Conserving the Nature of America
Wetlands, such as this one at Shiawassee National Wildlife Refuge in Michigan, are home to countless wildlife and imperiled species, offer recreational opportunities,  protect against coastal flooding, and help purify water By the mid-1980s America had lost almost half of its original wetlands.  Credit:  Janet Becker / USFWS
Wetlands, such as this one at Shiawassee National Wildlife Refuge in Michigan, are home to countless wildlife and imperiled species, offer recreational opportunities,  protect against coastal flooding, and help purify water. By the mid-1980s America had lost almost half of its original wetlands.  Credit:  Janet Becker / USFWS

Service Introduces Powerful Upgraded Tool for Understanding and Conserving Nation’s Wetlands

May 26, 2016
Today the Service rolled out a greatly improved National Wetlands Inventory mapper, which will allow the public and our diverse partners from industry; state, federal and local governments; and conservation groups to better understand and sustainably manage the nation’s wetlands. The upgrade represents a dramatic improvement in our ability to measure potential impacts to wetlands, track contaminants, and identify wildlife habitats and corridors. The latter is key to addressing wildlife impacts of climate change.
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Paul Souza. Credit: Kayt Jonsson / USFWS
Paul Souza. Credit: Kayt Jonsson / USFWS

Paul Souza Named Pacific Southwest Regional Director

May 24, 2016
Assistant Director for Science Applications Paul Souza, a 19-year Service employee, will take over as the agency’s Regional Director for the Pacific Southwest Region in August, leading a region consisting of California, Nevada and the Klamath Basin of Oregon. Outgoing Pacific Southwest Regional Director Ren Lohoefener will advise the new Regional Director on California water issues until he retires at the end of the year.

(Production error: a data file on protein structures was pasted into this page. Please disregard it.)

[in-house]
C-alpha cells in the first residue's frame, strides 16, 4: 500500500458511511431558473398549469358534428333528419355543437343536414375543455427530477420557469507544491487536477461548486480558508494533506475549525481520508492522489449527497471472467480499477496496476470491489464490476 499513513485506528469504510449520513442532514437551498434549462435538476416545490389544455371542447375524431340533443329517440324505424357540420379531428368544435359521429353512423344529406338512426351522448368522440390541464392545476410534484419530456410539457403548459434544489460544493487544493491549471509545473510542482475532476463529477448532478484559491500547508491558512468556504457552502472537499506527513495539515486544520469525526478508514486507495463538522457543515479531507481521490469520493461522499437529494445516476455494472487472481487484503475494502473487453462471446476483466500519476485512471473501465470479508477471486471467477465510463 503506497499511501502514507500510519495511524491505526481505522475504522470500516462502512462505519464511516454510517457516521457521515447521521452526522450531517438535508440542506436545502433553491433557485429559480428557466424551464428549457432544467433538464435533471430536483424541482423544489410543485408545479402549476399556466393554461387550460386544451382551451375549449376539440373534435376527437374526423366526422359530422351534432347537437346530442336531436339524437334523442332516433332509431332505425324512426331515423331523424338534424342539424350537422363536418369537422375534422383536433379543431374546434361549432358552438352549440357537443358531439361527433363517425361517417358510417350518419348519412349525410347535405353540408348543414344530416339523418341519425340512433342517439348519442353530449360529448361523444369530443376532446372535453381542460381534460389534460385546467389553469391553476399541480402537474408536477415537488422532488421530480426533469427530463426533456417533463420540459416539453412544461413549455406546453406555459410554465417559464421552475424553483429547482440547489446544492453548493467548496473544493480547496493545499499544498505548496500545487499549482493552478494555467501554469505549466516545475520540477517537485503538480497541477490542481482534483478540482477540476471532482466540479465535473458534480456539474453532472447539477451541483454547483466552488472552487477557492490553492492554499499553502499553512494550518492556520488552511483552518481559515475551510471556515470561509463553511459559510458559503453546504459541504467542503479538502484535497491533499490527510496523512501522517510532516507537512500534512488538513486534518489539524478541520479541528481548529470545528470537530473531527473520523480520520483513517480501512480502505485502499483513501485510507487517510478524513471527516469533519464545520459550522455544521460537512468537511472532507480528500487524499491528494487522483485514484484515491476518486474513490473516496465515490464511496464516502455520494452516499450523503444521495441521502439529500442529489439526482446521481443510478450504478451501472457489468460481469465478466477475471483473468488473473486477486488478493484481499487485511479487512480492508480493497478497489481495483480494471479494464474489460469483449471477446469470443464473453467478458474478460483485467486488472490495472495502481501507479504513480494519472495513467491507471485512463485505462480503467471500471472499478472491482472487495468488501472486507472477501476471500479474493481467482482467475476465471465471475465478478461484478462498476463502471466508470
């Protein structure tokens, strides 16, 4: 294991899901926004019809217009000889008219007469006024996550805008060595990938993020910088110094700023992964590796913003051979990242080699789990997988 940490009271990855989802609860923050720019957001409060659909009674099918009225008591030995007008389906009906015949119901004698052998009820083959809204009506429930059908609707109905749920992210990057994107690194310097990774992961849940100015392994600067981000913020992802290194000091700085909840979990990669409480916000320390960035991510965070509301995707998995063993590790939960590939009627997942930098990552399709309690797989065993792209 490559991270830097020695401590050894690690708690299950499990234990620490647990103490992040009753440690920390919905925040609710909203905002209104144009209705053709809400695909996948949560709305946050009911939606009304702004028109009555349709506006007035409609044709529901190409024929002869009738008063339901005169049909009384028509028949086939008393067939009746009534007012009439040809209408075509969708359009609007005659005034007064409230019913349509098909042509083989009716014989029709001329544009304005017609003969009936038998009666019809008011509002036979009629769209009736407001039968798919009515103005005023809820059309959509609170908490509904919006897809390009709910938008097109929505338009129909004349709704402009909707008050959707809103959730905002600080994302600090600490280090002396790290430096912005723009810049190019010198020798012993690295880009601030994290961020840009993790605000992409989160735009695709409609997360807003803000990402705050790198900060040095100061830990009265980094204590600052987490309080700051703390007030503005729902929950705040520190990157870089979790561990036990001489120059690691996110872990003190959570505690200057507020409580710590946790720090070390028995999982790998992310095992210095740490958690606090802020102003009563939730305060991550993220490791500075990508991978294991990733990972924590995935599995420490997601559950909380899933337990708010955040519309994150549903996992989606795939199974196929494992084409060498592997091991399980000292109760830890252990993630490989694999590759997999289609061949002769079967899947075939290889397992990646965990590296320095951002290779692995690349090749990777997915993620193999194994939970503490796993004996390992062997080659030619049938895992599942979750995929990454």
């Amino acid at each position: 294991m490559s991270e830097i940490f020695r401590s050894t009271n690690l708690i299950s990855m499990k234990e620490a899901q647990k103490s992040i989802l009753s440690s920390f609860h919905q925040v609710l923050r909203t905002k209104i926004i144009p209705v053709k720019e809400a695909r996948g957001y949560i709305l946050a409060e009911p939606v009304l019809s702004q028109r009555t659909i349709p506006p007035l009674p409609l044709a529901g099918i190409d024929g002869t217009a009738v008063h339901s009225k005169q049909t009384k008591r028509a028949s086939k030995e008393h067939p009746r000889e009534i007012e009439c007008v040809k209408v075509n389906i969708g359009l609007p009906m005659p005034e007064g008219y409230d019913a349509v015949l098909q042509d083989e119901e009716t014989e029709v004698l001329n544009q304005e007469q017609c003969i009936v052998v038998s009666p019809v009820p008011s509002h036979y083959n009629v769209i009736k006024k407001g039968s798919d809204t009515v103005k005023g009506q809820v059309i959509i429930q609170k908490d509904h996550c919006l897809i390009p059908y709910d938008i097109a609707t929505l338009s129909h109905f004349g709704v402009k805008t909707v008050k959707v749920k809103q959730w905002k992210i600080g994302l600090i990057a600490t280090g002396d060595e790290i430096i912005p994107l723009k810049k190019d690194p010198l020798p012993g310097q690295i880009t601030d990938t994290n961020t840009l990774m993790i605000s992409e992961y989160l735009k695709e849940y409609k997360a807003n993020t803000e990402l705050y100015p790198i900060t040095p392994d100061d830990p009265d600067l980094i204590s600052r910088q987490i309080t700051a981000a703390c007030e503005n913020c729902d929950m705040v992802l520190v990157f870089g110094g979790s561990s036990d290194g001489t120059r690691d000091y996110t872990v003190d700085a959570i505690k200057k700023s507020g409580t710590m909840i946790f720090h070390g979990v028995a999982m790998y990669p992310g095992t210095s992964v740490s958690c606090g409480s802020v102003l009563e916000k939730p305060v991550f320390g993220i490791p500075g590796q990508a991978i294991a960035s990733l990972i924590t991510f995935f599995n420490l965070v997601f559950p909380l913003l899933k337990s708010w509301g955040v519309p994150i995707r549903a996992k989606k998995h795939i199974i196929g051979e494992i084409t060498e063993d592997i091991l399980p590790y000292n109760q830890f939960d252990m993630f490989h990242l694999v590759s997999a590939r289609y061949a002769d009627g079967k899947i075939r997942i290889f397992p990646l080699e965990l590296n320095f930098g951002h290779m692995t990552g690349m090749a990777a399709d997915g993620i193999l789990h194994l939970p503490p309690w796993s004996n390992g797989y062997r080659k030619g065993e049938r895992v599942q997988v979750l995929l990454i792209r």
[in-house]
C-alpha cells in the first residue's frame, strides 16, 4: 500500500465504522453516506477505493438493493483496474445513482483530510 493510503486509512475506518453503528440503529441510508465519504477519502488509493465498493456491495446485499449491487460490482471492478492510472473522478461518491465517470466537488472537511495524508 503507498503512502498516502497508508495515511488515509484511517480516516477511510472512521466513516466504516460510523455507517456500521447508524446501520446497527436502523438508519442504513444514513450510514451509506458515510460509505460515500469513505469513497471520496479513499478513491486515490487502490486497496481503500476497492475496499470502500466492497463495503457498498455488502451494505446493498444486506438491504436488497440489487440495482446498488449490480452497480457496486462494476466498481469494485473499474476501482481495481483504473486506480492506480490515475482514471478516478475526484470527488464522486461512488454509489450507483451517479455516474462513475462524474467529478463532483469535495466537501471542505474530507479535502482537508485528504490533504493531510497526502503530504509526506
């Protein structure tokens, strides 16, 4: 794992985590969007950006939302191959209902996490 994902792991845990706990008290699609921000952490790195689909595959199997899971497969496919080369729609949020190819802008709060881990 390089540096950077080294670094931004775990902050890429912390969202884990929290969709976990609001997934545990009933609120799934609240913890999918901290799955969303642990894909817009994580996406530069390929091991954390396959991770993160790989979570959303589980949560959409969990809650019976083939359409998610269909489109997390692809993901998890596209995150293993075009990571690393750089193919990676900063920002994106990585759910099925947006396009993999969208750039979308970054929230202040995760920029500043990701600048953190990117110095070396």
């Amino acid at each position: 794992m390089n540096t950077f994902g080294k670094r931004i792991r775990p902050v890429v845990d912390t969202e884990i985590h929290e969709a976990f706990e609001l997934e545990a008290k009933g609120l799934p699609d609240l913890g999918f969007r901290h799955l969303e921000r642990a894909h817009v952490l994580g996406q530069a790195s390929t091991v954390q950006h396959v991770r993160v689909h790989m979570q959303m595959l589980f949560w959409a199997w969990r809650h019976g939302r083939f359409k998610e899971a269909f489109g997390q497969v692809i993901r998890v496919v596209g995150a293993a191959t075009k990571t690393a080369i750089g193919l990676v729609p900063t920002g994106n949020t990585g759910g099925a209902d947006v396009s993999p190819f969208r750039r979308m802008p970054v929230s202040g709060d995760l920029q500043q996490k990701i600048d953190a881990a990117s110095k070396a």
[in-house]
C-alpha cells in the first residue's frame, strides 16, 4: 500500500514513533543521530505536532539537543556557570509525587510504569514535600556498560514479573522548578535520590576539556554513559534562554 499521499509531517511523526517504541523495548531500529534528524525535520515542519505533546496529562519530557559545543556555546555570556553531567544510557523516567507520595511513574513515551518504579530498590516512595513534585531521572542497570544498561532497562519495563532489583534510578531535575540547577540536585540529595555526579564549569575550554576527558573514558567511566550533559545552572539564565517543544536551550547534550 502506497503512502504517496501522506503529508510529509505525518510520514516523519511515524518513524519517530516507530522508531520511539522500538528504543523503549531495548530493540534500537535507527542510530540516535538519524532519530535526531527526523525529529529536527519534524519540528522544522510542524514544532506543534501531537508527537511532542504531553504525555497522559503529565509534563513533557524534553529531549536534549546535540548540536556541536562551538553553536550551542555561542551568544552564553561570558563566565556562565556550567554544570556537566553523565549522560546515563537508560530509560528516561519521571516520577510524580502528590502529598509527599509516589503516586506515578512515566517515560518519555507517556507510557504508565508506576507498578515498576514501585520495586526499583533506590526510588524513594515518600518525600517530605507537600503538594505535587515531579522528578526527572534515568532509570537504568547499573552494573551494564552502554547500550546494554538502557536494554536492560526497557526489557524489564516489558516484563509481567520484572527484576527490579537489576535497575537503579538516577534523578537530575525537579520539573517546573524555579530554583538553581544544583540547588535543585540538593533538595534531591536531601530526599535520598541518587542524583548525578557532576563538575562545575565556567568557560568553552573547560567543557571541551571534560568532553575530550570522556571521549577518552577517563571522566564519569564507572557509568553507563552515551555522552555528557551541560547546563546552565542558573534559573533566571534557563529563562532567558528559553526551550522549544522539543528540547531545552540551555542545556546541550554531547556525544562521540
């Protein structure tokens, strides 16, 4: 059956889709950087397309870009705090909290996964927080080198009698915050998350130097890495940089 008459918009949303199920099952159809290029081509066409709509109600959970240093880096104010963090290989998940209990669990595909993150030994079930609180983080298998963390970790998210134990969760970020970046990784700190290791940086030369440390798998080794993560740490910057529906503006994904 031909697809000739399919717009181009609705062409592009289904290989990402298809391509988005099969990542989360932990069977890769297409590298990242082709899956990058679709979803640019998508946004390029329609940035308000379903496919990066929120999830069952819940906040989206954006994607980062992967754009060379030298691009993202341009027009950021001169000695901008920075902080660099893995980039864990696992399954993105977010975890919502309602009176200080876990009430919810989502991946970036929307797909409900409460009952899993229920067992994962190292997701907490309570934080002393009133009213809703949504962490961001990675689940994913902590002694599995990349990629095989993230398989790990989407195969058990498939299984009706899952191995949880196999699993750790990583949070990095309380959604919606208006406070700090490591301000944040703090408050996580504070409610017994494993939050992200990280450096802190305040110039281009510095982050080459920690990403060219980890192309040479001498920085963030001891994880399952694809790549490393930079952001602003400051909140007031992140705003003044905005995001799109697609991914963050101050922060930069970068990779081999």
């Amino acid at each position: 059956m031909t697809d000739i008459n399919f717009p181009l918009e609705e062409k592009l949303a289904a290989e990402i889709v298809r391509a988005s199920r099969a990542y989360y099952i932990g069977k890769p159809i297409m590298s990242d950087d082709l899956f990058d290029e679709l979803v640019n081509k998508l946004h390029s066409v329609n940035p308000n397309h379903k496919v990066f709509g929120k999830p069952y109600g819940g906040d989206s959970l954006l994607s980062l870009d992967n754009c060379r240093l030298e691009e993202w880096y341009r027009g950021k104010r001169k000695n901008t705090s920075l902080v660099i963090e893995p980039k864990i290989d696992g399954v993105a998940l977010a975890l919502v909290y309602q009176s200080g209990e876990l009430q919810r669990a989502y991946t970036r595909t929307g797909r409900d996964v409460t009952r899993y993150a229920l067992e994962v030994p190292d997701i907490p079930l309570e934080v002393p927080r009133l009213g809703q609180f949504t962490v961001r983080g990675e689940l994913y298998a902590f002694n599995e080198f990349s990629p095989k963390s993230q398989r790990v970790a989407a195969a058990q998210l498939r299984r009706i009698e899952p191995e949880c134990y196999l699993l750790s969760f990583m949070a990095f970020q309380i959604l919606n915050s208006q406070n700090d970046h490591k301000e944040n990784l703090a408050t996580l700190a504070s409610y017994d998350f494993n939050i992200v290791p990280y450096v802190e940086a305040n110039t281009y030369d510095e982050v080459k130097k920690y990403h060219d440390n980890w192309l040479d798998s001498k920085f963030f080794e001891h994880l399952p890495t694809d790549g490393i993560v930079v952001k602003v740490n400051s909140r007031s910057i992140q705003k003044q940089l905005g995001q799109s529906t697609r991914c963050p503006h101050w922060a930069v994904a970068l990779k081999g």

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Florida softshell turtle. Credit: Andrea Westmoreland/Creative Commons
Florida softshell turtle. Credit: Andrea Westmoreland/Creative Commons

On World Turtle Day, Service Finalizes Trade Protections for Four Freshwater Species

May 23, 2016
The Service today celebrates World Turtle Day through a final rule addressing the growing threat of unsustainable and illegal trade in four native species. The common snapping, Florida softshell, smooth softshell and spiny softshell turtles will now be protected under the Convention on International Trade in Endangered Species of Wild Fauna and Flora (CITES). As a result of this listing, exporters will be required to obtain a permit before shipping any of these turtles overseas, helping the United States better control trade to ensure it is legal.
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